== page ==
I called my older brother Mazin the other day, but he was not at home. I learned that due to the power shortage in our town, he has been spending more time at his workplace. They have a generator, and thus he can utilize actual electric light bulbs there. Most people do not have this luxury. Power supplies have been eliminated. Candles and other antiquated light sources are used widely.
My younger brother Mahmoud also did not come home that night because he was camping out at a gas station 30 minutes away from home. He was hoping to score some gas to run his tok tok, which he uses to transport boxes.
Indeed, Gaza is out of fuel and more and more people are using horses and donkeys for everyday transportation.
My sister has told me that it has been two days since she showered last. I know she is keen on showers, so this came as a surprise to me. It turns out the water to our block has been shut off for several days now, even though our town has traditionally had abundant supplies of water. These days, people have to look at their calendar before they can take a shower. Fortunately, it has not been too hot in Gaza -- not yet.
My mom told me last week that the local cooking gas truck has not being making its rounds, so she has not be able to bake bread in more than a week. With irregular water supply and no fuel or power, keeping our home running is increasingly difficult. My mom is now baking using a clay oven and burning wood. This technology has been around for ages.
Our next door neighbor called me and asked me if I could buy him some prograf -- a medication used by people who have had a kidney transplant. He was unable to score some in Gaza due to limited availability and skyrocketing prices. The abject conditions in Gaza have left many people unable to access medicine and led them to seek alternative medicine and bogus treatments for very real ailments.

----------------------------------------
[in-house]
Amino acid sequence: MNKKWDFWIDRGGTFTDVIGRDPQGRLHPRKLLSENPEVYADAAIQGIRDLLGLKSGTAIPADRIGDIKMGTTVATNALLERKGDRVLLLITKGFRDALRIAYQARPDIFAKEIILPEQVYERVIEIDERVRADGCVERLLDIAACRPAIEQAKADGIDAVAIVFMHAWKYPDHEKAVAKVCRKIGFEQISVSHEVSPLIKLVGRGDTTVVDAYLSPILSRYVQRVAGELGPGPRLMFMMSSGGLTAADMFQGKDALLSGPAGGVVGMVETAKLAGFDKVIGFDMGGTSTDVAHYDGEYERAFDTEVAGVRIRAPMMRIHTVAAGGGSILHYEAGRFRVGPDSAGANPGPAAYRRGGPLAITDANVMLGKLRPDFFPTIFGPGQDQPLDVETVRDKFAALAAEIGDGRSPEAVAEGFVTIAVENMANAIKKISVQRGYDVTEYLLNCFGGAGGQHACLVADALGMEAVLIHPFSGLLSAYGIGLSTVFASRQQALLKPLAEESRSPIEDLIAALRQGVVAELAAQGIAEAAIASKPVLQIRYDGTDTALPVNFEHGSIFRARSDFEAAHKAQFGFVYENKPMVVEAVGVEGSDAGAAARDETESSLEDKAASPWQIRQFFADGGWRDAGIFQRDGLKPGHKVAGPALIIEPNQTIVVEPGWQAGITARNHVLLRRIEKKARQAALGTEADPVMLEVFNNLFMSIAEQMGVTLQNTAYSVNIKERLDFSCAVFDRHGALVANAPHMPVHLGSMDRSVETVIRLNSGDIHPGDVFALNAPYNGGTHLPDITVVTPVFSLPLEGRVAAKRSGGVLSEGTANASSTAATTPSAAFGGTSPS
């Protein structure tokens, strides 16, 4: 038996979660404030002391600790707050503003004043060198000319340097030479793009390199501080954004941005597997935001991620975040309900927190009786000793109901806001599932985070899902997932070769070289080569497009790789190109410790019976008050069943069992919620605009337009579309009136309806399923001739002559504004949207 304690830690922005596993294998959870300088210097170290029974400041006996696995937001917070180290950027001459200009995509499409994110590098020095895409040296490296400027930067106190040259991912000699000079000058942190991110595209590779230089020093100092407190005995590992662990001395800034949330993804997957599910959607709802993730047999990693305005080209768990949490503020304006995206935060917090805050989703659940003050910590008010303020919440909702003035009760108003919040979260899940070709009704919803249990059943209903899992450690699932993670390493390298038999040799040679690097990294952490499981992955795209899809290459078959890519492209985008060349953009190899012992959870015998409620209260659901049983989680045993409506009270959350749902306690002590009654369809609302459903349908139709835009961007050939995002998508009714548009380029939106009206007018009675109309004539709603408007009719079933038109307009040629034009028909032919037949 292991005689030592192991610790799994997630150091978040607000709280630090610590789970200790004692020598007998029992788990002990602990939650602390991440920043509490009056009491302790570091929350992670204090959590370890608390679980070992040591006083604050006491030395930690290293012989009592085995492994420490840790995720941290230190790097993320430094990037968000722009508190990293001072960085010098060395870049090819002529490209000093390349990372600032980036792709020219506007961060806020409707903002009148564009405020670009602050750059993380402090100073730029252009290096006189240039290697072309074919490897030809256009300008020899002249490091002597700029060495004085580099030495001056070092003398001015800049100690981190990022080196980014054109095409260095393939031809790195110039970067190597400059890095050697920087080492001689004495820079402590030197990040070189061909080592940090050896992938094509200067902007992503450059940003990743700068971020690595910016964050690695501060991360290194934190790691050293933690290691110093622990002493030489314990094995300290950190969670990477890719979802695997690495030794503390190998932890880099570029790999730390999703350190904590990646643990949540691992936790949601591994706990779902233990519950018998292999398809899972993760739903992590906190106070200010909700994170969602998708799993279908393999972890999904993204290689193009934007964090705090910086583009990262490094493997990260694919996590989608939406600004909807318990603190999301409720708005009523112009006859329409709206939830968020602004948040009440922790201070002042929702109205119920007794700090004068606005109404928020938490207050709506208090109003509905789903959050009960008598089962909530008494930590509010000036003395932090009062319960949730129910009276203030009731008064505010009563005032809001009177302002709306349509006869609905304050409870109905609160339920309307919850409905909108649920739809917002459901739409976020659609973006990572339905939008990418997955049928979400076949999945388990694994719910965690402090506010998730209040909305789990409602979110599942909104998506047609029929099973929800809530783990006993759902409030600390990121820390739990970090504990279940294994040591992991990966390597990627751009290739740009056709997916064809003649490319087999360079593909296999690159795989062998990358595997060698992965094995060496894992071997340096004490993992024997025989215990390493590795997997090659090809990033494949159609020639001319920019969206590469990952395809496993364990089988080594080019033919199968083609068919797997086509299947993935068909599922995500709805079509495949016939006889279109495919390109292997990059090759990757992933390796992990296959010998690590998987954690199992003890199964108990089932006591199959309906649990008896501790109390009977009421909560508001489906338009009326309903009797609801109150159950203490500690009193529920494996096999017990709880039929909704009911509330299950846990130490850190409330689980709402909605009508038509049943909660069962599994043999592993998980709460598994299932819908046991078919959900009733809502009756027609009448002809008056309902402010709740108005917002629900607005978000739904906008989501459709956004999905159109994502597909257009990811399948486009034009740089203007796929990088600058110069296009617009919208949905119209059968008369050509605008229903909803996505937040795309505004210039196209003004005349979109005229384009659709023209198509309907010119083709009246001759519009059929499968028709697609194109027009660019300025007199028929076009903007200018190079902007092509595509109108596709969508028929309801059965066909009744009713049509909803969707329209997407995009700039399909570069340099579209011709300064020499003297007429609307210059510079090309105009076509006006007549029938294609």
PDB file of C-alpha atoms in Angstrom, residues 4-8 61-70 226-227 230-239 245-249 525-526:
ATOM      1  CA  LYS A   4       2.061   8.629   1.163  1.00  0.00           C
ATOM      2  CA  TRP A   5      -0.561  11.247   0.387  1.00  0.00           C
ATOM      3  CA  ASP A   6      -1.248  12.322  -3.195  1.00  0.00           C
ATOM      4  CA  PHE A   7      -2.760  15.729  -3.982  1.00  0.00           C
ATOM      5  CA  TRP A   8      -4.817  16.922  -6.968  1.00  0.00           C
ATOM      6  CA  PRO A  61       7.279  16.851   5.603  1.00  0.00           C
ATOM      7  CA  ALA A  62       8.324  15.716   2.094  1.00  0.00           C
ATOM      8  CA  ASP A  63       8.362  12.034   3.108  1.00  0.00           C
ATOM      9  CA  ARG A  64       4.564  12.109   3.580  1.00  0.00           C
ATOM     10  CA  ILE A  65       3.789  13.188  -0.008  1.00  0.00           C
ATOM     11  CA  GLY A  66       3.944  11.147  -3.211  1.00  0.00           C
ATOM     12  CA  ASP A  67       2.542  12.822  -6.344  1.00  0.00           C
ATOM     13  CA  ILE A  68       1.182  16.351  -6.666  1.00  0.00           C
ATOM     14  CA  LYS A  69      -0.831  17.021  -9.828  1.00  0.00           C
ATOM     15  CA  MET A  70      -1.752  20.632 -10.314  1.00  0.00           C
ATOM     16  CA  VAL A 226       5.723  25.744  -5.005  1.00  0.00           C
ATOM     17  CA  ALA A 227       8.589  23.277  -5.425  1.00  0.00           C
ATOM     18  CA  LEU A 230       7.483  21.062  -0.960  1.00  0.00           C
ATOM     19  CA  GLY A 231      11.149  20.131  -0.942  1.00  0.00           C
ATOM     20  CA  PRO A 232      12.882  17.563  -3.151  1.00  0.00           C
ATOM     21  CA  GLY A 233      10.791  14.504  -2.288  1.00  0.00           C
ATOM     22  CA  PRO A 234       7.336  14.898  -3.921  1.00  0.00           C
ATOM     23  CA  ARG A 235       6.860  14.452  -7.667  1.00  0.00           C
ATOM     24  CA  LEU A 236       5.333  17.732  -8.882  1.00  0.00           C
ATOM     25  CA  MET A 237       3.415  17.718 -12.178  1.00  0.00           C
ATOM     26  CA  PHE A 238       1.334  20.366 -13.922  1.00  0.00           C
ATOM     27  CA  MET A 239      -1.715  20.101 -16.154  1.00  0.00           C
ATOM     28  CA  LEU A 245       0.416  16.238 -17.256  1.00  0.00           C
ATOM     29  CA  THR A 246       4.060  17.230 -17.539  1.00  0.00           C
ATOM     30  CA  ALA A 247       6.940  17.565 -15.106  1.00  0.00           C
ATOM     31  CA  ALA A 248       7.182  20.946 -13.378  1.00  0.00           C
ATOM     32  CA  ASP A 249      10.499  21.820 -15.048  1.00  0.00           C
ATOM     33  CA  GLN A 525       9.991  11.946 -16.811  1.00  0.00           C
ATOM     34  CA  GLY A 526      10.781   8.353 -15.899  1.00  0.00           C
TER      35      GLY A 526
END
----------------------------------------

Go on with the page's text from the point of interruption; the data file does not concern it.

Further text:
No power, no fuel, and little water: darkness is everywhere, the public is deeply distrustful, and the only people making a living are those who walk around town flaunting big guns often accompanied by a huge entourage. Which also reminds us of Lords, Dukes and courts' jesters.
This is why my sister-in-law and her husband are coming to visit us here in the States this month. They are fleeing the siege, the lack of power and water, and the abundance of weapons to be with us for three weeks. We are really thrilled about their visit, but because life is so hard in Gaza right now -- and many other places too -- I want to take them somewhere that will make them feel better about life in Gaza.
It took me some time, but I have finally figured it out: I will take them to Medieval Times Dinner and Tournament. Think about it... everyone at the show is bearded and scary-looking, and look like they might really hurt you. There is little food, everyone is armed, and there's no power, just candles. There is no fuel and no cars, so people use horses. Plus they don't bathe as often. And yes, wars and disease surround you. Perhaps being part of this show will allow them to see some of the good things about Gaza. Or maybe they'll just feel at home...
Joking aside, this senseless suffering induced by the Israeli siege and political gridlock in both Palestine and Israel is completely preventable. The people of Gaza set free. There is no reason why three little children -conceived after a difficult in vitro procedure -- should have to burn alive in Gaza when their bed sheet catches fire from the light of the candle left by their mother to ward off their fear of the dark.
[Hat Tip: Benyamin]